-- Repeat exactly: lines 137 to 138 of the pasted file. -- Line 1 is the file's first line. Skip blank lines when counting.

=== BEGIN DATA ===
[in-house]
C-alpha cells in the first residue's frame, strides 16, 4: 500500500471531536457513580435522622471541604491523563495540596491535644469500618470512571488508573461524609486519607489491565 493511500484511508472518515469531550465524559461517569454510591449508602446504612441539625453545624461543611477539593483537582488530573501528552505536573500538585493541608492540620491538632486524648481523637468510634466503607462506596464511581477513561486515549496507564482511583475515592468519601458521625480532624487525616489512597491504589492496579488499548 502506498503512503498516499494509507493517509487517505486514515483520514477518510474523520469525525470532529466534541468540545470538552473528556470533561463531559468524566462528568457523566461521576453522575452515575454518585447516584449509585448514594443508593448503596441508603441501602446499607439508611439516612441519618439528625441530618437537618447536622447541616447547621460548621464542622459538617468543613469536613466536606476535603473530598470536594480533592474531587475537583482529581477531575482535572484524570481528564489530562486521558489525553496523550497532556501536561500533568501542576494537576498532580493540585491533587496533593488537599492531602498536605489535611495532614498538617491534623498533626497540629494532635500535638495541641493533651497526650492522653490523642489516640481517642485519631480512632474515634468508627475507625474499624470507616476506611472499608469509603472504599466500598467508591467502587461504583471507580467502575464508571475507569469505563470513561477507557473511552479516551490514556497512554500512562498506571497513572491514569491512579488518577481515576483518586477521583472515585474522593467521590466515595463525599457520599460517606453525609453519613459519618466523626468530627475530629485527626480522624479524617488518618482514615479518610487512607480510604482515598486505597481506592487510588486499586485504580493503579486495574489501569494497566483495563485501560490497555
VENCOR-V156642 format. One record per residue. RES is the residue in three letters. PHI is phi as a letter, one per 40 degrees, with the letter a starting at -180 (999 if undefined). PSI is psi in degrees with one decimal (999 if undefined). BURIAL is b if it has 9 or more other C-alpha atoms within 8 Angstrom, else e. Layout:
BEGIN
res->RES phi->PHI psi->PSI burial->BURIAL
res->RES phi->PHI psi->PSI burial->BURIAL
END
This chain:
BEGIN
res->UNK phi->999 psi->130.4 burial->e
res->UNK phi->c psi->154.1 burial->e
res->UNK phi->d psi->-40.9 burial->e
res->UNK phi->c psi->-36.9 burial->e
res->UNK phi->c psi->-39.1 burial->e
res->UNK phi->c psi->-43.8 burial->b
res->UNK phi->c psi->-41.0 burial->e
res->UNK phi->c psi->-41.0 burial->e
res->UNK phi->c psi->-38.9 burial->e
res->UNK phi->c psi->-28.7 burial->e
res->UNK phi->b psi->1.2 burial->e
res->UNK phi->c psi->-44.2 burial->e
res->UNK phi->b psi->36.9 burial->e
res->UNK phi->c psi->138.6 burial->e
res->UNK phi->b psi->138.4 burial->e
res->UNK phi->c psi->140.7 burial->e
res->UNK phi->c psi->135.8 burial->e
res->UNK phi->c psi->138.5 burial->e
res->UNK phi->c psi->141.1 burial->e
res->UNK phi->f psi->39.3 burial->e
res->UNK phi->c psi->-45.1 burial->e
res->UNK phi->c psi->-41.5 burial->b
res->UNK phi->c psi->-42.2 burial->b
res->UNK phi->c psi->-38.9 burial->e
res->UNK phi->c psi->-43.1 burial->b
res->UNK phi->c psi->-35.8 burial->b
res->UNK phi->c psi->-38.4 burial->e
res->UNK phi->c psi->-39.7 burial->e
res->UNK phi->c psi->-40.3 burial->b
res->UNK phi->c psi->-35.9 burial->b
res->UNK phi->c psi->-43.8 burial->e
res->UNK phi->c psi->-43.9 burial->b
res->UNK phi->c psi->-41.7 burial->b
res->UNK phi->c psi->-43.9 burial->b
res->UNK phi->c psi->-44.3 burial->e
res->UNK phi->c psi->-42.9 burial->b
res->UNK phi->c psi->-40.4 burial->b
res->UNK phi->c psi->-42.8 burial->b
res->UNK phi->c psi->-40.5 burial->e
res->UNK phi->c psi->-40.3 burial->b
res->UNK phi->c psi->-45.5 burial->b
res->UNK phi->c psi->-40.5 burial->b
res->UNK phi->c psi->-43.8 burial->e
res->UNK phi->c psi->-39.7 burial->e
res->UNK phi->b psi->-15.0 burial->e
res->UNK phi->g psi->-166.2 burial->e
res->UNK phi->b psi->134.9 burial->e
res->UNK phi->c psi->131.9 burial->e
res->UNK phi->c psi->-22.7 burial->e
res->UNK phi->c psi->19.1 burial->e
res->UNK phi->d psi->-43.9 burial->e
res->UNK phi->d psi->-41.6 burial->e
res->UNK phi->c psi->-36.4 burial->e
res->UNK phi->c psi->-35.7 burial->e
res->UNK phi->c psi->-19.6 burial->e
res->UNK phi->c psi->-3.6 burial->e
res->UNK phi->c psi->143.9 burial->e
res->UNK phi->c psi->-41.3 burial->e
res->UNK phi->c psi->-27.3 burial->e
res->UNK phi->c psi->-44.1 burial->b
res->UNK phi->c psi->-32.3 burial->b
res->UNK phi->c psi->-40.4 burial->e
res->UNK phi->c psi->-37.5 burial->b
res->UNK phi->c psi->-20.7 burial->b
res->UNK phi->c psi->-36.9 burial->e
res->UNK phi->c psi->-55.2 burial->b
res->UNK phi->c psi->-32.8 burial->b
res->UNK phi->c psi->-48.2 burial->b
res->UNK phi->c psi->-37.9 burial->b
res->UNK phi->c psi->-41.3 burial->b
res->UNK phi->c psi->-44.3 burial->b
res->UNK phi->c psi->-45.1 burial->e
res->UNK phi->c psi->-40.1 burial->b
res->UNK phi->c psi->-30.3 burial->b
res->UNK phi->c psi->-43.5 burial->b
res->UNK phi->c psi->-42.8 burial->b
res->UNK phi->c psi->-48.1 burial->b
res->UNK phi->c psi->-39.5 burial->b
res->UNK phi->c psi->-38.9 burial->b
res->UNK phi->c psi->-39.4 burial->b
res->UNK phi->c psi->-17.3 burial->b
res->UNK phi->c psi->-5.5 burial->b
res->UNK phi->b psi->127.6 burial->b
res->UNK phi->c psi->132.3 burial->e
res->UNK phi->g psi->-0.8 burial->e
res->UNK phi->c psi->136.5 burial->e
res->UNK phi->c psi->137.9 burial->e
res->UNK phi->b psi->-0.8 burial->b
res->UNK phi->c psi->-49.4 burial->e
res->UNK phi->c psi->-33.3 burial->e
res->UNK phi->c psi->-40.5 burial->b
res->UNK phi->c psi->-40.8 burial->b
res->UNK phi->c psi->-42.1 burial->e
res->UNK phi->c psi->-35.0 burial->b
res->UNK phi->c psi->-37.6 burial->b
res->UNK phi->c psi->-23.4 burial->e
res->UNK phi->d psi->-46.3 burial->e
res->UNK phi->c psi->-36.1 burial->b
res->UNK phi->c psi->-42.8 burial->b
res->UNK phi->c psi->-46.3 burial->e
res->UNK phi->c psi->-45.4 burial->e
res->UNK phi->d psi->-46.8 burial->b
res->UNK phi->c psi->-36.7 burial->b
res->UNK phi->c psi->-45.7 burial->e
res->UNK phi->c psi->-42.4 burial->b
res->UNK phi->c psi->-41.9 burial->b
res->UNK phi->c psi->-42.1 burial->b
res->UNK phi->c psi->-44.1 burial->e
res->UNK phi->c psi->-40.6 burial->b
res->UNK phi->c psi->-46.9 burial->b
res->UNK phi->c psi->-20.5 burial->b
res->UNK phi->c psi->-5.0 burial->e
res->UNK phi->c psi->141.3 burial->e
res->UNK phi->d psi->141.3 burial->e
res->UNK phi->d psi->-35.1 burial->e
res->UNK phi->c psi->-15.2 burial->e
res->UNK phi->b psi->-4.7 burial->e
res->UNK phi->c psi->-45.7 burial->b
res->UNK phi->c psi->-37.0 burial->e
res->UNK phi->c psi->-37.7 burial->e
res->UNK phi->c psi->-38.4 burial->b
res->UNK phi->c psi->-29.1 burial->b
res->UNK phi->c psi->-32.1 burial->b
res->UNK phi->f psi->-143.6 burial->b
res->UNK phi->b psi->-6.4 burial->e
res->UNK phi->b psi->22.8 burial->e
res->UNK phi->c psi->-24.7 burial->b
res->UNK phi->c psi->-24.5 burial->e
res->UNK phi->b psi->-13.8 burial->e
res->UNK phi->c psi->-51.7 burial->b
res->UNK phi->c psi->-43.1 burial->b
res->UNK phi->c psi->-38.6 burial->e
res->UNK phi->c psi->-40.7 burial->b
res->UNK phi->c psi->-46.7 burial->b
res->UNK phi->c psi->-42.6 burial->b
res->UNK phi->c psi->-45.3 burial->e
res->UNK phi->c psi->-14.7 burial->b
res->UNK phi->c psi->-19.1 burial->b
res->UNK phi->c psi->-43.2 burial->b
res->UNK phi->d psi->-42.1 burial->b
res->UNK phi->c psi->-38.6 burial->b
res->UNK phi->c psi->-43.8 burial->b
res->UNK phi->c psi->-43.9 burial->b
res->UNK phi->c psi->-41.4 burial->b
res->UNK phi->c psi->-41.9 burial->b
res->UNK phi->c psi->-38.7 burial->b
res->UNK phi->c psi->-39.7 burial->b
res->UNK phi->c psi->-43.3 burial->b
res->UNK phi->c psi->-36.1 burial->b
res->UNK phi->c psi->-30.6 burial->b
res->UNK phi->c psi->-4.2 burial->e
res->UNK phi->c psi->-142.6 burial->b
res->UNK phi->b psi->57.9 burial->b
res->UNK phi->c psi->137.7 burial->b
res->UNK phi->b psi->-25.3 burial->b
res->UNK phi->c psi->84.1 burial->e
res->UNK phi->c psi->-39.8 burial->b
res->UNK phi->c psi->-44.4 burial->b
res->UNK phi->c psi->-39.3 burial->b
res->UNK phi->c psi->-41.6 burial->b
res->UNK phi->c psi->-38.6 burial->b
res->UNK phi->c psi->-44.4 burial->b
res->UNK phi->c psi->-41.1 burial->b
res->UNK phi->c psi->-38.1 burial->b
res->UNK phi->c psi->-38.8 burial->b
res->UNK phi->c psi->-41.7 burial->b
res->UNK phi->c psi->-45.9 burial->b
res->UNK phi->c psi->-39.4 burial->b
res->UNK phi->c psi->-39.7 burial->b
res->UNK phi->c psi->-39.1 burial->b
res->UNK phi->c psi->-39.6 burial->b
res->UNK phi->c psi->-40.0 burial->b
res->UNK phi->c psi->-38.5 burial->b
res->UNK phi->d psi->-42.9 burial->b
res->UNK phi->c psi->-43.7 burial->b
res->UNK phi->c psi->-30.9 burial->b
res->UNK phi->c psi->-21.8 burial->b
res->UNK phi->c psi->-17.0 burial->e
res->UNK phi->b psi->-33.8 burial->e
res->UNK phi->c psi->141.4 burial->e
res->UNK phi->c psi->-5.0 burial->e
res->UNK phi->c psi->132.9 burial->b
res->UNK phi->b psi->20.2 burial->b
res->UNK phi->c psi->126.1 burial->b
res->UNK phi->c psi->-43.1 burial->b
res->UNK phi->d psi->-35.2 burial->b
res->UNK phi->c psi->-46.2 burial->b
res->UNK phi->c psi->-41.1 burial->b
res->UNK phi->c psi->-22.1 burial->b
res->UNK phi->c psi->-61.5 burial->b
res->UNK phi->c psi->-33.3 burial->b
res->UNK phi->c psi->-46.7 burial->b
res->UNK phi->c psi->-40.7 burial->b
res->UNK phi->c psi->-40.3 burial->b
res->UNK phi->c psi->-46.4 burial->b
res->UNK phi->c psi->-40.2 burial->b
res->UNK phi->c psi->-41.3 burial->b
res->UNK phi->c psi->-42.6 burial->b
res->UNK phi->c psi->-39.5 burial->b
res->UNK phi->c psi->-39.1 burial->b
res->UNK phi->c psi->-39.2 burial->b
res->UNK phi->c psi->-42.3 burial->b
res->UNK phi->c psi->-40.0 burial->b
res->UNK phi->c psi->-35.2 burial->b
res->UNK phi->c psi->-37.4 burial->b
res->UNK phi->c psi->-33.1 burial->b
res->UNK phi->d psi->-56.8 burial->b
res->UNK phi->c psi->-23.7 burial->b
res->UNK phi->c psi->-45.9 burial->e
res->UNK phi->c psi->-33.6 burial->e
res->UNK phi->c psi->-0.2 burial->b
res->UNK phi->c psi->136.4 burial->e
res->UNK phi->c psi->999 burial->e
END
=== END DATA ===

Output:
res->UNK phi->c psi->-24.5 burial->e
res->UNK phi->b psi->-13.8 burial->e